We received a handout on “Popular Grapes.” I won’t replicate that here, but the lightly annotated list is this:
White Grapes from Light to Fuller Bodied:
Sauvignon Blanc: Grown everywhere but especially Loire valley of France and New Zealand. Fresh acidity, bright citrus fruit, and sometimes a grassy, herbaceous smell.
Pinot Gris (includes Pinot Grigio): Grown in the French region of Alsace and in Northen Italy. The wines from Alsace are ‘rich, fat and have flavors of honey.’ The wines from Italy are crisp, slightly more acidic than the French version.
Chardonnay: Grown in the Burgundy region of France, California (particularly Sonoma, Carneros, and Santa Barbara), and Australia. French style is fresher, and citrus, zesty, nutty; California style is richer and ‘physically thicker on the palate,’ and tropical, with more butter and pineapple to them; and Australian style is brightly tropical but lighter than the Caifornia chardonnays. Usually aged in oak barrels.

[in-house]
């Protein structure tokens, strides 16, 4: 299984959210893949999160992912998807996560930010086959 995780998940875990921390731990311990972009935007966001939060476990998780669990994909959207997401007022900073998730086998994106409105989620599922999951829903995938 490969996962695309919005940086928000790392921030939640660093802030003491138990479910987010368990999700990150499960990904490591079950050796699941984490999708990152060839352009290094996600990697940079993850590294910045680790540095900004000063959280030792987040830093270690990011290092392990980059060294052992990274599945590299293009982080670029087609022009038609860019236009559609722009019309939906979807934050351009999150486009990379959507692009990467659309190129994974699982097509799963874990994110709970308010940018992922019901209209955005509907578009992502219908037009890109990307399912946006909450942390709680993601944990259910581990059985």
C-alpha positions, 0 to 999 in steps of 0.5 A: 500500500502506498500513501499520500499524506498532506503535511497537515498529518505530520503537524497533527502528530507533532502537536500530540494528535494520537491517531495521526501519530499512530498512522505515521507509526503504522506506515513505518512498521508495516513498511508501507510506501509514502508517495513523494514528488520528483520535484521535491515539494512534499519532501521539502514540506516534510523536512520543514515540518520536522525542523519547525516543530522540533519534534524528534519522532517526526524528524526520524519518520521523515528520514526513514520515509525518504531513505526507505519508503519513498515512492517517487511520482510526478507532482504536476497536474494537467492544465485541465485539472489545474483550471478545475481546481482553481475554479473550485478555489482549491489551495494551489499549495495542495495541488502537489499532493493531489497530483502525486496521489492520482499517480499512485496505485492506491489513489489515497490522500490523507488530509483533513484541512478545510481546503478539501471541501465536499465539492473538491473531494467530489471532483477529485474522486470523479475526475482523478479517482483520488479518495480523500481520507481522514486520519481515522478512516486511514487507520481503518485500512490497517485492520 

Chenin Blanc: From lower part o Loire valley in France, and used to make Vouvray, Savennieres, and Anjou wines. Also in South Africa and California. Makes a full-bodied wine with ‘lots of acidity and a rich creaminess.’ Some French versions are sweet (moelleux) rather than dry (sec). Flavours of honey, wildflowers, nuts, and apples.
Riesling: German grape. (Also grown in Alsatian France, northern Calif. and Australia.) Wine can range from fresh, tropical, juicy, to deep, sweet, complex and spicy.
Red Grapes from Light to Fuller Bodied: